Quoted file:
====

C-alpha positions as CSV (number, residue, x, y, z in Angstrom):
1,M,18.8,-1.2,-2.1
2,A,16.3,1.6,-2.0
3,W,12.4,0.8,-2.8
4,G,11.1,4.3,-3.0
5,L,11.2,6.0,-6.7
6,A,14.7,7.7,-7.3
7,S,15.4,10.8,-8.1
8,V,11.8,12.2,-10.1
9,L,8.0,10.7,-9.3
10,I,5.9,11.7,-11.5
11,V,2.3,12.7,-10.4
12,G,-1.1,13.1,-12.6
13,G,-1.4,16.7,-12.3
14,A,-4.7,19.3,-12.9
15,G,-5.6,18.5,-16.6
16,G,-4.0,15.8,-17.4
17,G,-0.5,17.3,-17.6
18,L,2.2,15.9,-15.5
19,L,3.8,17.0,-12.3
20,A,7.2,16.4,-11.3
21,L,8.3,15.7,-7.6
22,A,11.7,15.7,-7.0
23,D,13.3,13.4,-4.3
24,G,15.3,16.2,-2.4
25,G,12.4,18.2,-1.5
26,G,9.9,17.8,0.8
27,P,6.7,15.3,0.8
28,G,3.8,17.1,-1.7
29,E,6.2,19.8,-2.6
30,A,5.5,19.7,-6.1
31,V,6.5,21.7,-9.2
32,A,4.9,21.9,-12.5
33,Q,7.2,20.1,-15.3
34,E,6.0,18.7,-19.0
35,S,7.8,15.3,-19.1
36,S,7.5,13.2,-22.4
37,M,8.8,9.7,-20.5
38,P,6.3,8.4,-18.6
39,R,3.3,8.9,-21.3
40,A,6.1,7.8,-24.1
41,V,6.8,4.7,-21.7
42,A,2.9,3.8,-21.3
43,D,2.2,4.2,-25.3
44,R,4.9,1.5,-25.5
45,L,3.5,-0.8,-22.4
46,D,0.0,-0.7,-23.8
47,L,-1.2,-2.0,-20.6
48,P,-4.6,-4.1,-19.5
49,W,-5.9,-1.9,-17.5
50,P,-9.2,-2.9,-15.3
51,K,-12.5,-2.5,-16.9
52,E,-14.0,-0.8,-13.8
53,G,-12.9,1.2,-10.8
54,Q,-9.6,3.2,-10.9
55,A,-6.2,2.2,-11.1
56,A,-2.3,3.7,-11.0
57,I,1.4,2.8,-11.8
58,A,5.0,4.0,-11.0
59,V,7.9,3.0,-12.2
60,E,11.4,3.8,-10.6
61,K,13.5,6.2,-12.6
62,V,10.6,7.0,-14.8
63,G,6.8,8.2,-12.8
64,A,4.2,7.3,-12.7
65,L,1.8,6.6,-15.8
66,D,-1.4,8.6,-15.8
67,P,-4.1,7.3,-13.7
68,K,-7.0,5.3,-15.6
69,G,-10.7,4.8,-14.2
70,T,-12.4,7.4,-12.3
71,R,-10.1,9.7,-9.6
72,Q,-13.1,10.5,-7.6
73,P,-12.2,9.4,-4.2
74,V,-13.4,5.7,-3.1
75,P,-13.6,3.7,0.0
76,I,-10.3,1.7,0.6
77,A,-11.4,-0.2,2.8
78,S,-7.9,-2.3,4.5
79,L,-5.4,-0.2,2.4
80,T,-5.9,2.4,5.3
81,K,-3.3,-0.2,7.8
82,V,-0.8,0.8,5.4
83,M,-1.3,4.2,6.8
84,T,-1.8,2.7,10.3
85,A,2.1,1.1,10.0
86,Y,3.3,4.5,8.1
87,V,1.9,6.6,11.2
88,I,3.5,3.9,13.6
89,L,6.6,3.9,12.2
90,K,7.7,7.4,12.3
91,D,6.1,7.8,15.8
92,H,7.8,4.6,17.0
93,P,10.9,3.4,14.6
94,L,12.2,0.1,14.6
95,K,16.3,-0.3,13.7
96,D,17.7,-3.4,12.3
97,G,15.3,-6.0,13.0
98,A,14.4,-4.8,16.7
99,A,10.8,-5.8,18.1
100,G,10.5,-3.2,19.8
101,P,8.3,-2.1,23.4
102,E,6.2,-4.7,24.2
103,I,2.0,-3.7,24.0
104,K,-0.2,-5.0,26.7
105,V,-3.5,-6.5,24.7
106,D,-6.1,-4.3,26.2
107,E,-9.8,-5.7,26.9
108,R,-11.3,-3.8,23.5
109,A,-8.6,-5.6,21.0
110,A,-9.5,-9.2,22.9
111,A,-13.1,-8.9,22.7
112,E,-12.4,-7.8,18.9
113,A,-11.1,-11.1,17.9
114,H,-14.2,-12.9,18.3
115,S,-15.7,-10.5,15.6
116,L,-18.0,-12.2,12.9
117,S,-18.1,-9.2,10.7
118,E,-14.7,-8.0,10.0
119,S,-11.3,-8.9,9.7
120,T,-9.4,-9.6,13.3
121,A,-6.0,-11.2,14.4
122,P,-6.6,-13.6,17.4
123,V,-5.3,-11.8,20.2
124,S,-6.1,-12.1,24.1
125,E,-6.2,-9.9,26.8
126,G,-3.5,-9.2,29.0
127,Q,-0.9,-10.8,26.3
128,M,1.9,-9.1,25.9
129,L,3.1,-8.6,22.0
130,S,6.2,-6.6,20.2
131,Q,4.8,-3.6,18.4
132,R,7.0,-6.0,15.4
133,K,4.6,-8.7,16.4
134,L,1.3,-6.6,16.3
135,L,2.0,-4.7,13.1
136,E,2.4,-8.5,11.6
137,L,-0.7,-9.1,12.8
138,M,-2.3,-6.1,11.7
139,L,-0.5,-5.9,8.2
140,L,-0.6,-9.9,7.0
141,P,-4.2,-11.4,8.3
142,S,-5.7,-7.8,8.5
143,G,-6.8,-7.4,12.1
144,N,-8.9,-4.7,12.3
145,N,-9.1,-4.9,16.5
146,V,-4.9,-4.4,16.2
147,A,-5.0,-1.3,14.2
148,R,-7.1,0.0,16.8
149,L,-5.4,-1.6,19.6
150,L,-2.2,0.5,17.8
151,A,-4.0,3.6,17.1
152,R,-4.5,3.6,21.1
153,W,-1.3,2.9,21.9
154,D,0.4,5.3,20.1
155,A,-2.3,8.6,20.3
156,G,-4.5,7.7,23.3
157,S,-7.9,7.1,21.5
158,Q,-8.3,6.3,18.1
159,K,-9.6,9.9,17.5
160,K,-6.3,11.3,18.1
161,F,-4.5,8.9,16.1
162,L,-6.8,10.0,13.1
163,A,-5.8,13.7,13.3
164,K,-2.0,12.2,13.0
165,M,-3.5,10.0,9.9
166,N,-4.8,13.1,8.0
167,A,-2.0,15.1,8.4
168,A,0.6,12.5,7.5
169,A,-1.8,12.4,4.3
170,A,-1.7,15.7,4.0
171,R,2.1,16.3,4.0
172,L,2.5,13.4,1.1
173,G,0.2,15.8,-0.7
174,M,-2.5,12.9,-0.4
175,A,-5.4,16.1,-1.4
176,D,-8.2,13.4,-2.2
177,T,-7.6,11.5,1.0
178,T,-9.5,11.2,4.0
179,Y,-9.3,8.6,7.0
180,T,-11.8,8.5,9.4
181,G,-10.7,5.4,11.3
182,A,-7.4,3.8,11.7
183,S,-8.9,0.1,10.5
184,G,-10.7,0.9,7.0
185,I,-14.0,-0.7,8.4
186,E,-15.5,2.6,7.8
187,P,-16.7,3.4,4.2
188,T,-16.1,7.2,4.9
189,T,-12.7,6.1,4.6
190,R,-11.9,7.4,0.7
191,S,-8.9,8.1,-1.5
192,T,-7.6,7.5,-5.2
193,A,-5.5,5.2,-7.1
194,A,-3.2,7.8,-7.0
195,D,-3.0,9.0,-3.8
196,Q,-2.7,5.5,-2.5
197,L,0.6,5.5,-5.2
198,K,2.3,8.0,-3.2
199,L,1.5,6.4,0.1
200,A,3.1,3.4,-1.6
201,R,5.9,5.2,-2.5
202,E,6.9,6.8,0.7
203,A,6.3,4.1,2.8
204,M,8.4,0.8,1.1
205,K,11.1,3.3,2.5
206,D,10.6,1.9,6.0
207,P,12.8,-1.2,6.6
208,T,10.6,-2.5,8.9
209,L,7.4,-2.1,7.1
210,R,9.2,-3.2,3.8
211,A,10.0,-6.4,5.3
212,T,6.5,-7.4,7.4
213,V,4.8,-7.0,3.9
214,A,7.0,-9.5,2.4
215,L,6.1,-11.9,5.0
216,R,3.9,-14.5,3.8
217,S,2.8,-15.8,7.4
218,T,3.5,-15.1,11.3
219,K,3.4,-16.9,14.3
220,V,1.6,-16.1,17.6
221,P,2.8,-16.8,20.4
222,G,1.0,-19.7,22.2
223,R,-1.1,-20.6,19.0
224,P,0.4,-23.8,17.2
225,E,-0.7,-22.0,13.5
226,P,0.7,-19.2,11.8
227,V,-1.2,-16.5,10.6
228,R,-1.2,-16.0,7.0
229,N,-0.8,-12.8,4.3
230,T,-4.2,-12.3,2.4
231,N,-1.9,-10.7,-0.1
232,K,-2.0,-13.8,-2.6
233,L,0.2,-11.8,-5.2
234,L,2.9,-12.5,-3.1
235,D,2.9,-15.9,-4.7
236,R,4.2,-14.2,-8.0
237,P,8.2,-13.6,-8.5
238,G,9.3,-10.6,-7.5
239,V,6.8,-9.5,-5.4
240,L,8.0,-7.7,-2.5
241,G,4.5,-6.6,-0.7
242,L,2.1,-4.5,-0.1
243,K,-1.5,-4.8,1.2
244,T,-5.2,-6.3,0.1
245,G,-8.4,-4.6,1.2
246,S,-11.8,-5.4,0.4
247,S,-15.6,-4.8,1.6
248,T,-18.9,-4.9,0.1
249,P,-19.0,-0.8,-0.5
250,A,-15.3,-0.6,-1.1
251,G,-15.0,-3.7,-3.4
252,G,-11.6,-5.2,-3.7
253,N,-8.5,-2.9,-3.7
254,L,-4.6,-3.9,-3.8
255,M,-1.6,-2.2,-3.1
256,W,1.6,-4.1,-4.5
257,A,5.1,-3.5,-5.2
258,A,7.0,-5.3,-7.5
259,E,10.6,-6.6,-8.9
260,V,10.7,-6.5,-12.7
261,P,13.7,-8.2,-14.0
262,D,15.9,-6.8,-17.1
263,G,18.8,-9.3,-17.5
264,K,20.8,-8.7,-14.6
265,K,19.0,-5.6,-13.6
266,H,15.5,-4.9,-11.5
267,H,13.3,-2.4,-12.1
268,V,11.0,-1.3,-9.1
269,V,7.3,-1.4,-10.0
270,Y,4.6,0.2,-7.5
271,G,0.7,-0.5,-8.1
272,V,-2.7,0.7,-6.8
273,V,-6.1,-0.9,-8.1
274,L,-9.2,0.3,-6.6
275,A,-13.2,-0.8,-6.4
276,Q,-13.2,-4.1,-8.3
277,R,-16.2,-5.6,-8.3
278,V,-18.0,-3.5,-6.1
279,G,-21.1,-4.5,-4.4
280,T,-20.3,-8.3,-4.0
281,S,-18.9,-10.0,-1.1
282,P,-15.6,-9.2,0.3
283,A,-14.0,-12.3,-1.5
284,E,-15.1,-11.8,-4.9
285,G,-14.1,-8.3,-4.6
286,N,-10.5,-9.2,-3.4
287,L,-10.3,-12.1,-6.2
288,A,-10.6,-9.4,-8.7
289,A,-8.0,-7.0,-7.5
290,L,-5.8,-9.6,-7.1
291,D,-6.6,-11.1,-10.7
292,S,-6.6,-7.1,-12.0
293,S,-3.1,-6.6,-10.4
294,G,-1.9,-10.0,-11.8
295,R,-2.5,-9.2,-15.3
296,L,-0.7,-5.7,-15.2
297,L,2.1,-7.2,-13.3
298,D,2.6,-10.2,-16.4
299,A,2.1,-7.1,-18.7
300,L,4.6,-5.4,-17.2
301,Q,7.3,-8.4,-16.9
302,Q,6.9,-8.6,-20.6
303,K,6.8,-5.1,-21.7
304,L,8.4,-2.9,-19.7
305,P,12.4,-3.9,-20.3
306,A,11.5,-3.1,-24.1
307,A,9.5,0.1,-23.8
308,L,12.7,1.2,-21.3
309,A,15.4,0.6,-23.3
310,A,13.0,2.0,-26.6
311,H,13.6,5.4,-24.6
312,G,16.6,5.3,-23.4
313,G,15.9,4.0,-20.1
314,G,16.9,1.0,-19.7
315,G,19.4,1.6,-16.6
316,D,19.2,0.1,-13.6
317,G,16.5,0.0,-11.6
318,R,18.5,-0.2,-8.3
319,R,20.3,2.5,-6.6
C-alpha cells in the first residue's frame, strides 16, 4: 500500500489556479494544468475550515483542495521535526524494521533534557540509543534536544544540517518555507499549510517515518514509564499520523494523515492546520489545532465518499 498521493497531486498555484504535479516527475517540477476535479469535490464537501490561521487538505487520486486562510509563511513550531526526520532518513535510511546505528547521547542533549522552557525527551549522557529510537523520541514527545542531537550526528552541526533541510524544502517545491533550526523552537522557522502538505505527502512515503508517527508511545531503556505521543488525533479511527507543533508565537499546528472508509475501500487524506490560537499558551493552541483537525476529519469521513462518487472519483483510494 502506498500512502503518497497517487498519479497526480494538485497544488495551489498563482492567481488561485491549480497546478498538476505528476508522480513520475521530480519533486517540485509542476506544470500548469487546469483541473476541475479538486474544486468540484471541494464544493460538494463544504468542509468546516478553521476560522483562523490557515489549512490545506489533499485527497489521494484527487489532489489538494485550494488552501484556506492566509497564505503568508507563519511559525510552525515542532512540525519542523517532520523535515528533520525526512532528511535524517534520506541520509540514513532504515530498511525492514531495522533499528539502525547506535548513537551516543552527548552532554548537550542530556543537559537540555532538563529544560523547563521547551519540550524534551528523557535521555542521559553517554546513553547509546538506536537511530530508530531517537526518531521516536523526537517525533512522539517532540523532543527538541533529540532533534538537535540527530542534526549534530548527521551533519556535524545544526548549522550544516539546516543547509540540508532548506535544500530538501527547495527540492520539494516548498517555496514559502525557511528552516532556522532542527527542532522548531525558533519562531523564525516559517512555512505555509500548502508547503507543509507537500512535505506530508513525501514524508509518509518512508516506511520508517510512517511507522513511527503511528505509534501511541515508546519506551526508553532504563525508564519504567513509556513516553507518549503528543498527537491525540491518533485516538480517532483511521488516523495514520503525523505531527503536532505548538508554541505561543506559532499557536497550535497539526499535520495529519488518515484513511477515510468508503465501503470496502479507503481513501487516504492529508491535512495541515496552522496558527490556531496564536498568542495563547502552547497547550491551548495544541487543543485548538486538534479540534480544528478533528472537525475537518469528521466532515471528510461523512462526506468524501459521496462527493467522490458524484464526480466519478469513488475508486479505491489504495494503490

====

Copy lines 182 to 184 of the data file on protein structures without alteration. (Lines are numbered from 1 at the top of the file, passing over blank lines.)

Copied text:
181,G,-10.7,5.4,11.3
182,A,-7.4,3.8,11.7
183,S,-8.9,0.1,10.5